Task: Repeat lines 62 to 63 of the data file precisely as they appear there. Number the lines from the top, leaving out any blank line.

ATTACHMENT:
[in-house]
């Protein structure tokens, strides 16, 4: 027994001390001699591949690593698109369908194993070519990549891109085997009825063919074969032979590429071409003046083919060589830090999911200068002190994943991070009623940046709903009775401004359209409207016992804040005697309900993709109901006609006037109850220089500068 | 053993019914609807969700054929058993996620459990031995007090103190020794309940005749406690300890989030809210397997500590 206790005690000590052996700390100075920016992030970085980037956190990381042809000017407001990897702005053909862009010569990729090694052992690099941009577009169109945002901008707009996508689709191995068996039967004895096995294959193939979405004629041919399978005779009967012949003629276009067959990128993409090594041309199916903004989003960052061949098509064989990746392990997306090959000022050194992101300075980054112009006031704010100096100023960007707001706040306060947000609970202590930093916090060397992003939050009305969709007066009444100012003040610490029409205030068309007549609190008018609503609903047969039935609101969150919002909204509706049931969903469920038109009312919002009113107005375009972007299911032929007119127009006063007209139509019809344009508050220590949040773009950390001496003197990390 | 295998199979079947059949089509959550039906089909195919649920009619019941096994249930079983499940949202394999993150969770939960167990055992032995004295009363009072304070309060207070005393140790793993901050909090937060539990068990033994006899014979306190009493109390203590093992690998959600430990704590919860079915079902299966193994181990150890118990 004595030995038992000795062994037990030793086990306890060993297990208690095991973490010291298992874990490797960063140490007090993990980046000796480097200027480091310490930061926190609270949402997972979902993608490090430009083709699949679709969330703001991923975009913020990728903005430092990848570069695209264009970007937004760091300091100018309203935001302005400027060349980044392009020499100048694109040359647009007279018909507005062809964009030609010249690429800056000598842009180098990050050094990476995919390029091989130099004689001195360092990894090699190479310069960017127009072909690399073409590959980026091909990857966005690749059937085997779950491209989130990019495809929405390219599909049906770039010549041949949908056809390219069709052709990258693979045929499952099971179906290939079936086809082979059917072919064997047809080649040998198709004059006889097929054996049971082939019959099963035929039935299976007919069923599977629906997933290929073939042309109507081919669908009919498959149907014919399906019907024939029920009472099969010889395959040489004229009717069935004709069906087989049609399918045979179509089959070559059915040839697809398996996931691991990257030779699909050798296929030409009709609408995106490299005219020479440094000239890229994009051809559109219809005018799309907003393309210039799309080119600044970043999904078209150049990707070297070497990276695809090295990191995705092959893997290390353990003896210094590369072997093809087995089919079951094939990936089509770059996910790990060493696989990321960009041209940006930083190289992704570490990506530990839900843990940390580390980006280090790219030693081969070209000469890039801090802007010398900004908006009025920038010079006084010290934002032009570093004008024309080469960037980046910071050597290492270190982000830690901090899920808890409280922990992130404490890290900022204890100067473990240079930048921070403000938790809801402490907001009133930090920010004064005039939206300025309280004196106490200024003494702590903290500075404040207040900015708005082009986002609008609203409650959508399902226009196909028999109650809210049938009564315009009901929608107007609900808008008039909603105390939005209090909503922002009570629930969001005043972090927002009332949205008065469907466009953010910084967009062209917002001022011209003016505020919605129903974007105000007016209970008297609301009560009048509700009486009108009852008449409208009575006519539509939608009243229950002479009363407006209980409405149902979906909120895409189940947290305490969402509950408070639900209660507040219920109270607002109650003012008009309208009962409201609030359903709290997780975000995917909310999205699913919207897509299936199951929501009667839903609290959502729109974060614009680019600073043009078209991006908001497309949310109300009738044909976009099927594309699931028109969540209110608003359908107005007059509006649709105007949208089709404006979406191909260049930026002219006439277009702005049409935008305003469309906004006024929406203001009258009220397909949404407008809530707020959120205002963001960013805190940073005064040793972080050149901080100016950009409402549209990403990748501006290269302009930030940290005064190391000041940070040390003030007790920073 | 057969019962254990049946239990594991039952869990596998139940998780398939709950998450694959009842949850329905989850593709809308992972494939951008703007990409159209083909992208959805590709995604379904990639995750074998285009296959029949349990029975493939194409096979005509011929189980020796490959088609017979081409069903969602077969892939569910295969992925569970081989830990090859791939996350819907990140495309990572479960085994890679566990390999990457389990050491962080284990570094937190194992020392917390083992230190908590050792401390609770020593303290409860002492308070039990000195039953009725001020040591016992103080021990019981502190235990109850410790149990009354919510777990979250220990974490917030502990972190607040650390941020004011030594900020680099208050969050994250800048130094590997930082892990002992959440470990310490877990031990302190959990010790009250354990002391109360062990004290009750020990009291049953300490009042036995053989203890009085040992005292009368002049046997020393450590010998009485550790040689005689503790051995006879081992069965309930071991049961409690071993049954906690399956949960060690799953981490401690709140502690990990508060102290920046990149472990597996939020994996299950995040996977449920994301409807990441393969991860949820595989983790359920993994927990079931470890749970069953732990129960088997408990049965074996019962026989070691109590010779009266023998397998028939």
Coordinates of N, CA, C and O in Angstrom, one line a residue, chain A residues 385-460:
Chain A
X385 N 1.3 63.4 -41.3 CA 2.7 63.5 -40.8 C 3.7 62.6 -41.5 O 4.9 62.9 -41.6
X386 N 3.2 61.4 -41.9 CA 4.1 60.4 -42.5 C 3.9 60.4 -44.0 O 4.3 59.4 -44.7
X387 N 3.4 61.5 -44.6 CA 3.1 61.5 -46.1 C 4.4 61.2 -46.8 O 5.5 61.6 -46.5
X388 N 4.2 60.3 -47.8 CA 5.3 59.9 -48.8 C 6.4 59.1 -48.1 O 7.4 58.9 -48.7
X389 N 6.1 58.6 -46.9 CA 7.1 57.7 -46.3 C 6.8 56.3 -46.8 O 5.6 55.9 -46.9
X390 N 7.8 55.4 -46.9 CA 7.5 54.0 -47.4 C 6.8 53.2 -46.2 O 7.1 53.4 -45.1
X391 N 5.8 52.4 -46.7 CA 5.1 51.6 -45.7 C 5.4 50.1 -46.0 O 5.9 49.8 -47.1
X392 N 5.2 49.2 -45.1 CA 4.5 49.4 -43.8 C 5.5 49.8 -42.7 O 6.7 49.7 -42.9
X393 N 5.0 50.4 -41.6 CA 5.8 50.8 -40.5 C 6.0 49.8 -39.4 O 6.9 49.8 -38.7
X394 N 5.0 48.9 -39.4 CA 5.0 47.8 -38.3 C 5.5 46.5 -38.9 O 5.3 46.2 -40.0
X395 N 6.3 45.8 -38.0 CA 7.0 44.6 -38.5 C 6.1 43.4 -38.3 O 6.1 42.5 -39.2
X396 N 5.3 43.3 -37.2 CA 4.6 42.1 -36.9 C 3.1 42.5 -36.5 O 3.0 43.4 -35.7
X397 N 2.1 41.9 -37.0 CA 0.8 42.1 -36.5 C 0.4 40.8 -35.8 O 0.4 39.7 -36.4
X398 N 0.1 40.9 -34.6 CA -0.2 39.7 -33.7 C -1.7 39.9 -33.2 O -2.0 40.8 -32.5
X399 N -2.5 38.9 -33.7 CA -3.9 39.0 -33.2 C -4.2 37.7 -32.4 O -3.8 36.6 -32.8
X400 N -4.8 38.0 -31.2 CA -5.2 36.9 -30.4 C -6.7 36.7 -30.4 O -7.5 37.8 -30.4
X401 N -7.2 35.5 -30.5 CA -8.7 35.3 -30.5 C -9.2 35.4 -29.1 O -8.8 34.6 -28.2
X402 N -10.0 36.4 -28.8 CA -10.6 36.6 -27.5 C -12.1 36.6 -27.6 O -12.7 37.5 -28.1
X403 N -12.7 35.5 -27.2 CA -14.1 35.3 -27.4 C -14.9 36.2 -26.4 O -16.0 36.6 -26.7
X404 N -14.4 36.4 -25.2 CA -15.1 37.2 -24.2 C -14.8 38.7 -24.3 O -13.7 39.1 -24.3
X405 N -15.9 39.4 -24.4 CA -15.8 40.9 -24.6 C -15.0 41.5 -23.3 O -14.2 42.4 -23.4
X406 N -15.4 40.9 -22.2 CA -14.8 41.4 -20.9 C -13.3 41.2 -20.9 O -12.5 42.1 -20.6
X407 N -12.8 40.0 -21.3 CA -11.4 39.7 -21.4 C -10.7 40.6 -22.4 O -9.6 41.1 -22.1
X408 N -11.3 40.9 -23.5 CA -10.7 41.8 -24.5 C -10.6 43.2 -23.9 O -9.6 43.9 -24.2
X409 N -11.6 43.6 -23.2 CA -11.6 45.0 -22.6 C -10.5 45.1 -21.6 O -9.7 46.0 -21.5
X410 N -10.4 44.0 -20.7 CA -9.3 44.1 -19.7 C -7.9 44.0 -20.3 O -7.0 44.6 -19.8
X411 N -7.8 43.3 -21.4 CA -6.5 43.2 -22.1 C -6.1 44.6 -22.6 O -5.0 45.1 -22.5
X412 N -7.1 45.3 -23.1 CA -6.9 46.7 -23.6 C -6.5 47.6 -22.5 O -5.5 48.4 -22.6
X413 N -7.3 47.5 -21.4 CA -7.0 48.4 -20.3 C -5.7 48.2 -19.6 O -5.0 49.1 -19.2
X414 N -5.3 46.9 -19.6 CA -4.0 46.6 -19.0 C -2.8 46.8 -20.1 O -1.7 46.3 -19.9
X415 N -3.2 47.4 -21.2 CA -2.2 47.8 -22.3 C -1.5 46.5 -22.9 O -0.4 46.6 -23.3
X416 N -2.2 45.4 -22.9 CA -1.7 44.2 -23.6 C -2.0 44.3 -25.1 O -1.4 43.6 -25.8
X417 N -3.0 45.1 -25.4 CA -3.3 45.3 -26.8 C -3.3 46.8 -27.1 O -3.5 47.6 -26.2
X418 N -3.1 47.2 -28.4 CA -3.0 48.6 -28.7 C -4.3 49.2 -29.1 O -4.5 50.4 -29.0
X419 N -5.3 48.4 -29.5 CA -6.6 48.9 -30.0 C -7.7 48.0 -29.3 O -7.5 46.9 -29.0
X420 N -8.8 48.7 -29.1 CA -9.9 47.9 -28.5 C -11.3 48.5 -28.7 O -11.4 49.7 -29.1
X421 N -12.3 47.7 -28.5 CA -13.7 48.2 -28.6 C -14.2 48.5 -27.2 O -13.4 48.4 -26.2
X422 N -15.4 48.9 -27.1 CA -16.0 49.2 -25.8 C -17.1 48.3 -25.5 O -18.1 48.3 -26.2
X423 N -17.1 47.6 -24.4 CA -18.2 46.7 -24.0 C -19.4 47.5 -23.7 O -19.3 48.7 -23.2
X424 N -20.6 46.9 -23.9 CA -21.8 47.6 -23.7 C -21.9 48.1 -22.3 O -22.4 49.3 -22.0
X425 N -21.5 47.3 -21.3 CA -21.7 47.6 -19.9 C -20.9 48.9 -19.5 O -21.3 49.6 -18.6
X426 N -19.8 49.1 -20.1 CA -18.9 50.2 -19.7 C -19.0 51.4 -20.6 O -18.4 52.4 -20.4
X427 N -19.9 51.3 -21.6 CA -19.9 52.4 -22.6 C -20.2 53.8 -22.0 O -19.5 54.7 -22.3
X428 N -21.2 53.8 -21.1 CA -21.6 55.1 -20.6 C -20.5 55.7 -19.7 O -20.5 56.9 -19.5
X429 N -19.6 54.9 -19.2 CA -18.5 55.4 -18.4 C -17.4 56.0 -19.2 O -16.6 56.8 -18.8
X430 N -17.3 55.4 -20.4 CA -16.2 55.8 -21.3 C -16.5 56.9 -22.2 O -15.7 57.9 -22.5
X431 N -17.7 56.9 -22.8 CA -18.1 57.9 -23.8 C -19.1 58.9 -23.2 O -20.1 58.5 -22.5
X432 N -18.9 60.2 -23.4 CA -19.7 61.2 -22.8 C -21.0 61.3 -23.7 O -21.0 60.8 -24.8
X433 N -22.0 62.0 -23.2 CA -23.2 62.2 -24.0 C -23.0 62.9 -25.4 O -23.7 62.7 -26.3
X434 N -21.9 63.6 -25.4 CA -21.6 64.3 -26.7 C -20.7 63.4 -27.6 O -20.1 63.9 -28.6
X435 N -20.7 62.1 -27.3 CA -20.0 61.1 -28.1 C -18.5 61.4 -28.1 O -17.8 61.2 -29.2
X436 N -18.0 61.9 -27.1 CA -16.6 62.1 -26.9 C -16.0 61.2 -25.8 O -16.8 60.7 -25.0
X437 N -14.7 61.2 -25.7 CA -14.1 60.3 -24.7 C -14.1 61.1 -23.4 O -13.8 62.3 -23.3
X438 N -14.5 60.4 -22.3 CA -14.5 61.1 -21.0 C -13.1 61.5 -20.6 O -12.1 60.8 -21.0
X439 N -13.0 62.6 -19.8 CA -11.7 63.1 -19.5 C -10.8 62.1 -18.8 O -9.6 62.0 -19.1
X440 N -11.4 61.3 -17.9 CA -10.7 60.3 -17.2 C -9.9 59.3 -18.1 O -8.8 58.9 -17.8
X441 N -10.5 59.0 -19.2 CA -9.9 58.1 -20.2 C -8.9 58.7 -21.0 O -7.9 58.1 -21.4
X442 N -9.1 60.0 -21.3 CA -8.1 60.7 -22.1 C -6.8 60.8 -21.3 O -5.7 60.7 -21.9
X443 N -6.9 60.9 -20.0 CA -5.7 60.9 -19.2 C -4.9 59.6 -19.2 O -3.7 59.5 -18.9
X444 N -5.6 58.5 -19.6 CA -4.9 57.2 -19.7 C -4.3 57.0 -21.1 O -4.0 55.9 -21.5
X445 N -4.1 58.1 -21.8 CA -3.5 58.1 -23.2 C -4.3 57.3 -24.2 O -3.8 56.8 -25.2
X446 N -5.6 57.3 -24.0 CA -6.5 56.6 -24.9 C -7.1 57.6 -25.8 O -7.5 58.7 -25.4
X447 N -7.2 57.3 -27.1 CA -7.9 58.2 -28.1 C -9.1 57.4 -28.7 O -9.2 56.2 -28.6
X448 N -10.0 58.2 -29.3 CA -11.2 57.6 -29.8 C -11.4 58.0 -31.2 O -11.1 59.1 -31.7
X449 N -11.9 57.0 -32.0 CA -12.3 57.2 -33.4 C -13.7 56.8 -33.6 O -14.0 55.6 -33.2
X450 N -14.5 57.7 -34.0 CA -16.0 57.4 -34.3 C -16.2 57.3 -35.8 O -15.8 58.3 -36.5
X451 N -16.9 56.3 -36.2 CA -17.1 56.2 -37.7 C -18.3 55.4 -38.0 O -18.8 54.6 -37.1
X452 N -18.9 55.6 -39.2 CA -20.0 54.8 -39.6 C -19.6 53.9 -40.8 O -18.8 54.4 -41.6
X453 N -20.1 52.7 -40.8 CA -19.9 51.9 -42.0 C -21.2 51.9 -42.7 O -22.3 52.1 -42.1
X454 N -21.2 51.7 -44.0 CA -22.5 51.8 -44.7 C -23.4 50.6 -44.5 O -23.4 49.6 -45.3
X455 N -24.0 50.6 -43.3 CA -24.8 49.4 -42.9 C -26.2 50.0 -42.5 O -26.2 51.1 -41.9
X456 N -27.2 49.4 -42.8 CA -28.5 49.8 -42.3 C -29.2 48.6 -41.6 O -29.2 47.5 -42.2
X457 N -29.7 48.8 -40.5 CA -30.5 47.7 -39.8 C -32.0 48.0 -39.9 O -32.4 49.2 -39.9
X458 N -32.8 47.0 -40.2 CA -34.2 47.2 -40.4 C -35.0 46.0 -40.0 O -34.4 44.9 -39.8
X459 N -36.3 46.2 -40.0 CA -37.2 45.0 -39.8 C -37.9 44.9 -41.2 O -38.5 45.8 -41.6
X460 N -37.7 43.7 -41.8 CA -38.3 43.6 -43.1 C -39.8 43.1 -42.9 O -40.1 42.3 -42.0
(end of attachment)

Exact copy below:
X442 N -9.1 60.0 -21.3 CA -8.1 60.7 -22.1 C -6.8 60.8 -21.3 O -5.7 60.7 -21.9
X443 N -6.9 60.9 -20.0 CA -5.7 60.9 -19.2 C -4.9 59.6 -19.2 O -3.7 59.5 -18.9